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Sun Could Have Traded With Another Star.
Astronomers from the Harvard-Smithsonian Center for Astrophysics believe it's possible that our own Sun could have stolen some material from other stars billions of years ago. They came to this conclusion while trying to understand the orbit of Sedna, which takes 10,000 years to go around the Sun, in a highly elliptical orbit far beyond the Kuiper Belt. When our Sun was younger than 200 million years old, it could have swept past another star, disrupting the Kuiper Belt, and trading large objects (like Sedna) with each other.
A hit TV program like "Antiques Roadshow" lures viewers with its universal appeal. Who wouldn't want to find secret riches in their attic or basement? But rare paintings and heirloom jewelry aren't the only valuable items waiting to be discovered. Cosmic treasures also lay hidden in the vast realm of outer space. Among the most highly prized of those treasures are planets that formed around other stars.
Astronomers have just gained an important clue to guide their hunt for extrasolar worlds. And that clue points to the unlikeliest of places - our own backyard.
"It's possible that some of the objects in our solar system actually formed around another star," says Astronomer Scott Kenyon (Smithsonian Astrophysical Observatory).
How did these adopted worlds join our solar family? They arrived through an interstellar trade that took place more than 4 billion years ago when a wayward star brushed past our solar system. According to calculations made by Kenyon and Astronomer Benjamin Bromley (University of Utah) and published in the Dec. 2, 2004, Nature, the Sun's gravity plucked asteroid-sized objects from the visiting star. At the same time, the star pulled material from the outer reaches of our solar system into its grasp.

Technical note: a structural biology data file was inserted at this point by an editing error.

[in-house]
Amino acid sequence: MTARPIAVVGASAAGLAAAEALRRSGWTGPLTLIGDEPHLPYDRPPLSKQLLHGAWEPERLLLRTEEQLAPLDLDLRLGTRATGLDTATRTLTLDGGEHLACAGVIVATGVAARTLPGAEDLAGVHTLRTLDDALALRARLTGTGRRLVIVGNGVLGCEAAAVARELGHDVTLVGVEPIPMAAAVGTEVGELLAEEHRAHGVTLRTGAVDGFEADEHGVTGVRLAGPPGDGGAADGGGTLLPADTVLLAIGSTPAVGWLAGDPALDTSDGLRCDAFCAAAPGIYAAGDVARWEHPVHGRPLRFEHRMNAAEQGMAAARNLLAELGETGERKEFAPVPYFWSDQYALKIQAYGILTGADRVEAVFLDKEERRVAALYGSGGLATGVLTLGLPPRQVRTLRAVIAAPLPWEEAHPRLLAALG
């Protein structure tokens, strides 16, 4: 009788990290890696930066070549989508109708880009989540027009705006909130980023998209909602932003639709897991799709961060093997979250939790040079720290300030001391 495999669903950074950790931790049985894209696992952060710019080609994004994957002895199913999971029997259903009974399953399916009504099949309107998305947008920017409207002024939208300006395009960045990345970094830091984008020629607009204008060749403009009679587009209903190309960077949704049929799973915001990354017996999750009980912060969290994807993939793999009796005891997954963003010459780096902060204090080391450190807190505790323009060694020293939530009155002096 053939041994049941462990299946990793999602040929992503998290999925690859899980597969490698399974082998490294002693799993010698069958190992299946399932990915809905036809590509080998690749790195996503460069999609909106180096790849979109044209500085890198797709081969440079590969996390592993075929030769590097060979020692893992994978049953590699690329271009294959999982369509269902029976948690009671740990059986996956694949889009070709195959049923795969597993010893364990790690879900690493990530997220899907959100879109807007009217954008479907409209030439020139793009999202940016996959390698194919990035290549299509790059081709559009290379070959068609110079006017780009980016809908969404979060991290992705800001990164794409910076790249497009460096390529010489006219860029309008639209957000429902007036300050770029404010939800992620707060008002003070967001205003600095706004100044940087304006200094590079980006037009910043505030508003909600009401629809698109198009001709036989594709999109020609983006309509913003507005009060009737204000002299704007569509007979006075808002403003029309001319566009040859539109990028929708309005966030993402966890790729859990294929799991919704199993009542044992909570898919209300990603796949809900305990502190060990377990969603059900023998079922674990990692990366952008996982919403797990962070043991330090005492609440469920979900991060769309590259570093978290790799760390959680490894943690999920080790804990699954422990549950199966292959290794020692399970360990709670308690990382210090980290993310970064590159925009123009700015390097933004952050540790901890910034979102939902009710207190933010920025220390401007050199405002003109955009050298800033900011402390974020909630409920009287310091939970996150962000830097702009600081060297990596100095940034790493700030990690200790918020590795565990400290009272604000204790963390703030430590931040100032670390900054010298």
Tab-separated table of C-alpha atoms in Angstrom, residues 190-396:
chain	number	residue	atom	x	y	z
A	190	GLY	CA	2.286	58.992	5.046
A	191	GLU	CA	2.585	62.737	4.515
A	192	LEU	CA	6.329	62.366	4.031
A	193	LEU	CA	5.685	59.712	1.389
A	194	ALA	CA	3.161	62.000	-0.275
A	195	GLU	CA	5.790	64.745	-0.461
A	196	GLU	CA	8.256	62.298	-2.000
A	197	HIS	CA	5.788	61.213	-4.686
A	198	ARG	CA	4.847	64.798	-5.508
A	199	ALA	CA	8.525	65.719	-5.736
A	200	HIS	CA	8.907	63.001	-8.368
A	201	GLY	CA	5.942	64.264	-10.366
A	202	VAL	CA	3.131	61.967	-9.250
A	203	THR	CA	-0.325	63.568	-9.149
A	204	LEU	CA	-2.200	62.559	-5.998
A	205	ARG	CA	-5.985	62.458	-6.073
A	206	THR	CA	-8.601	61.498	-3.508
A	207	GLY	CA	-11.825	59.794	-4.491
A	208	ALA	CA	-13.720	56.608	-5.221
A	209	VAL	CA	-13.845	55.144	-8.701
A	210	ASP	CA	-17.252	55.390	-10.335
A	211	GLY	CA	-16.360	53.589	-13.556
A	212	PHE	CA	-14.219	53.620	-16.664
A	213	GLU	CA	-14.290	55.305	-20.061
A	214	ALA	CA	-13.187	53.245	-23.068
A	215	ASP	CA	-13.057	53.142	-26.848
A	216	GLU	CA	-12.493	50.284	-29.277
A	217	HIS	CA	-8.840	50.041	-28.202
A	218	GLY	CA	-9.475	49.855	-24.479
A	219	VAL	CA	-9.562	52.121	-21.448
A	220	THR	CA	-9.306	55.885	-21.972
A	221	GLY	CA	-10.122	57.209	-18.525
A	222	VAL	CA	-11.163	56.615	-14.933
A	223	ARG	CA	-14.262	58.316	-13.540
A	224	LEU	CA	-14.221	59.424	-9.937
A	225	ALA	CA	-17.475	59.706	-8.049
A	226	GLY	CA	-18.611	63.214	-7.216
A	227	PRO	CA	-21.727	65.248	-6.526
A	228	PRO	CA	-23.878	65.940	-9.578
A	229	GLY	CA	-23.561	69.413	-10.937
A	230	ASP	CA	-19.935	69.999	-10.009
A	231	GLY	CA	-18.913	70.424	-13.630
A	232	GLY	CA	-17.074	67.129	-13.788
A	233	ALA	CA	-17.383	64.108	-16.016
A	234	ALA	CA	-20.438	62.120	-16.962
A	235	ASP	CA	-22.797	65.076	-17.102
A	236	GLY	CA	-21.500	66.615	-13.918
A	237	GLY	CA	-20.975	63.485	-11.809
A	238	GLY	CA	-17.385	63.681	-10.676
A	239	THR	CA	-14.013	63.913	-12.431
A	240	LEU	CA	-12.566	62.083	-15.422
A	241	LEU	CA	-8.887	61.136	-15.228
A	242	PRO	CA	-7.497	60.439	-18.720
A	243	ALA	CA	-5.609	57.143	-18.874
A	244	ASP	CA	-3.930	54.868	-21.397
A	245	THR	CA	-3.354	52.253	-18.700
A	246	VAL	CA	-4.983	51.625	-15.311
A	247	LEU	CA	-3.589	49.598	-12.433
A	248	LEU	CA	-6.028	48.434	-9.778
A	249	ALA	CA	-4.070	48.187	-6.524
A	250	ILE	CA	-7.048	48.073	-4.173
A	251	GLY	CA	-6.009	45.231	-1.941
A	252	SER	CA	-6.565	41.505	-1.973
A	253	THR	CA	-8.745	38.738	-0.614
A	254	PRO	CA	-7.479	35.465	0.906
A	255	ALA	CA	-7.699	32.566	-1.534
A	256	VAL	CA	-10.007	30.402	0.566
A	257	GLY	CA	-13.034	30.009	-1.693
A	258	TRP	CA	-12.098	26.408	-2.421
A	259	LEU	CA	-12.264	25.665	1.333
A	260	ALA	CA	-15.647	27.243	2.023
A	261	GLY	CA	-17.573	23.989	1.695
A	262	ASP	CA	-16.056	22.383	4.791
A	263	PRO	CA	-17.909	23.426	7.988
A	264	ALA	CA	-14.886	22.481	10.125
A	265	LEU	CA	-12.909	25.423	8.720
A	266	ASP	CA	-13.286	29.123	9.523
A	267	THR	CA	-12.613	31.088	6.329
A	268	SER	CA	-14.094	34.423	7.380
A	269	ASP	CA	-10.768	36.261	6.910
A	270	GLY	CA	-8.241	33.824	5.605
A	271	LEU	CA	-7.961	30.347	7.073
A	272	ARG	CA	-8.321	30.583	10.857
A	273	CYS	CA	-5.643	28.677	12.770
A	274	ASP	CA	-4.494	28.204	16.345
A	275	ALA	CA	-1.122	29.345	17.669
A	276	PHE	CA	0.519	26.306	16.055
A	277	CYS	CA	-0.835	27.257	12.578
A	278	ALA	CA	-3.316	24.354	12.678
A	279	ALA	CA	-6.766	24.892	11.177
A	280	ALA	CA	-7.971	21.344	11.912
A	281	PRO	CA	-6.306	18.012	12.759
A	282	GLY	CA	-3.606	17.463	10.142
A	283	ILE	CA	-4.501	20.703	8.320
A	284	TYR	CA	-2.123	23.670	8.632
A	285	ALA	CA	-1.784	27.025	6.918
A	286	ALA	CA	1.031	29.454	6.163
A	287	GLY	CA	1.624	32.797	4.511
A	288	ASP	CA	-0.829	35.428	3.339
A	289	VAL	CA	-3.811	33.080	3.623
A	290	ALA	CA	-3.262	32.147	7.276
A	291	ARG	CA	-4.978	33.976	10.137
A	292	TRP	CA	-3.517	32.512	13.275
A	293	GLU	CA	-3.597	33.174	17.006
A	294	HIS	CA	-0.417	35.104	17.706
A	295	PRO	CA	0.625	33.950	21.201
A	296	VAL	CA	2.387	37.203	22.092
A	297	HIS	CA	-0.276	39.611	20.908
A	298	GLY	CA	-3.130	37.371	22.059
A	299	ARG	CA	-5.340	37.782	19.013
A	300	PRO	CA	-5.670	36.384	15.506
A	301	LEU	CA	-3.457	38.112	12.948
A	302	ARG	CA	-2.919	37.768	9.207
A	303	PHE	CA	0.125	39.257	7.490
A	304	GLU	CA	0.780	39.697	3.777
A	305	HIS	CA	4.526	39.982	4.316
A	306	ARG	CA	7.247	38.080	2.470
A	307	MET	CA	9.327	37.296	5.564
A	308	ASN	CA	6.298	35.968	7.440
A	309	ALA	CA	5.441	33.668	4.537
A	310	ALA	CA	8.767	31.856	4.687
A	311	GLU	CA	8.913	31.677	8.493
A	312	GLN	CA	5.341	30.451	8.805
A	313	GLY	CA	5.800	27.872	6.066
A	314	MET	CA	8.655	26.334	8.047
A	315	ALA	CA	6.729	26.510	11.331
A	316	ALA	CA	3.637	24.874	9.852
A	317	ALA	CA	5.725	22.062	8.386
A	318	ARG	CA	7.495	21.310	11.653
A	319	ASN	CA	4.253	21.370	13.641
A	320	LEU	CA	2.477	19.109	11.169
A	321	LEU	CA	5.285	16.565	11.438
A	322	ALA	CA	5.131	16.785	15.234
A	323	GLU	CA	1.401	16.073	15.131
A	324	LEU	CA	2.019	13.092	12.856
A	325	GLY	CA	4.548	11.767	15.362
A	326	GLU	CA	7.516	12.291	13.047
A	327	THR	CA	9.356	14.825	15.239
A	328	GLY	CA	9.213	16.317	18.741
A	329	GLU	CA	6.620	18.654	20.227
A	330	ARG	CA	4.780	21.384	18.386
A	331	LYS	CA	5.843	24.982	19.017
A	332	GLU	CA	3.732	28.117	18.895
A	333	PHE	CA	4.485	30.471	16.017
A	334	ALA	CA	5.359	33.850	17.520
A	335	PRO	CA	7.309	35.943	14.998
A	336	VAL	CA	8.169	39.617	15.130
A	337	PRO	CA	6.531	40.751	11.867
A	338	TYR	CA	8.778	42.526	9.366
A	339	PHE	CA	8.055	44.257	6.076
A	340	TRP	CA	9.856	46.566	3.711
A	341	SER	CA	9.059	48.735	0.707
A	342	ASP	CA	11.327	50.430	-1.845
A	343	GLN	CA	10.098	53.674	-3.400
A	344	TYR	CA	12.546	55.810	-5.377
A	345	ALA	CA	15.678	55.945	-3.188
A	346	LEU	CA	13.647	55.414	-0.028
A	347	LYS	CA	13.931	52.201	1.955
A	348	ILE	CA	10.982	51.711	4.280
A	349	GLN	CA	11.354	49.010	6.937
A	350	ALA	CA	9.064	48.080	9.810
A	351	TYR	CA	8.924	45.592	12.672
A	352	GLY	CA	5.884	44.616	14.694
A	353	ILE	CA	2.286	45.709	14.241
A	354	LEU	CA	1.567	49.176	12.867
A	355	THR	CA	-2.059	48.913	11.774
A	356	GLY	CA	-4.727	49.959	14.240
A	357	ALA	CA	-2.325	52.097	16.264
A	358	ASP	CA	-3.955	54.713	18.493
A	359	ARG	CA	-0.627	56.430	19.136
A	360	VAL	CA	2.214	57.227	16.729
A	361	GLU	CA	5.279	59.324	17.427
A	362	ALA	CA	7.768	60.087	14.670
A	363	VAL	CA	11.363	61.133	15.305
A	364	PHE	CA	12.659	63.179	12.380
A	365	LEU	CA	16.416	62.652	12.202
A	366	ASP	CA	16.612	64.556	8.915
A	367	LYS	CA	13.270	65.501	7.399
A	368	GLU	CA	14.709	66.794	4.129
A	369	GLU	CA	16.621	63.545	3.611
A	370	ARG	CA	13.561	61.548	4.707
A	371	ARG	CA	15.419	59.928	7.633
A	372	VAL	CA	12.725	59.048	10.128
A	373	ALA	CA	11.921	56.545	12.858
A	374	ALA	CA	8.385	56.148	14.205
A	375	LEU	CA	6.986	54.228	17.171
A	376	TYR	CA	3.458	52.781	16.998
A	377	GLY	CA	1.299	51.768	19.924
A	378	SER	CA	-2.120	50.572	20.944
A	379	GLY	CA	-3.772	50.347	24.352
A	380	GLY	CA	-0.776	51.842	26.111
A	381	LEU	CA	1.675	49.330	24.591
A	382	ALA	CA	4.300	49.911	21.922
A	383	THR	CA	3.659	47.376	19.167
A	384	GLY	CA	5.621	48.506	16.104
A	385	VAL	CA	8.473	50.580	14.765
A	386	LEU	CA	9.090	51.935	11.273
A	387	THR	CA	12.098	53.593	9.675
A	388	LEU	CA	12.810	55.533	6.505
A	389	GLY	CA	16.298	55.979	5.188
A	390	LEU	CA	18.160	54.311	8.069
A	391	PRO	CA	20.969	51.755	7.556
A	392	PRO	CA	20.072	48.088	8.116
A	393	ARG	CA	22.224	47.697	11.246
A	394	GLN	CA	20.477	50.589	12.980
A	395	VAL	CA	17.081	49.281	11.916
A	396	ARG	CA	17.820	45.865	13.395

"There may not have been an equal exchange, but there was certainly an exchange," says Bromley.
A Close Brush
Kenyon and Bromley reached this surprising conclusion while working to explain the mystery object Sedna, a world almost as large as Pluto but located much farther from the Sun. Sedna's discovery in 2003 puzzled Astronomers because of its unusual orbit - a 10,000-year-long oval whose closest approach to the Sun, 70 astronomical units, is well beyond the orbit of Neptune. (One astronomical unit, abbreviated A.U., is the average distance between the Earth and the Sun, or about 93 million miles.)
Understanding Sedna is a challenge because its orbit is far away from the gravitational influence of other planets in our solar system. However, the gravity of a passing star can pull objects beyond the orbit of Neptune, in the Kuiper Belt, into orbits like Sedna's. Kenyon and Bromley have performed detailed computer simulations to show how this stellar fly-by likely took place.
The fly-by must have met two key requirements. First, the star must have stayed far enough away that it did not disrupt Neptune's nearly circular orbit. Second, the encounter must have happened late enough in our solar system's history that Sedna-like objects had time to form within the Kuiper Belt.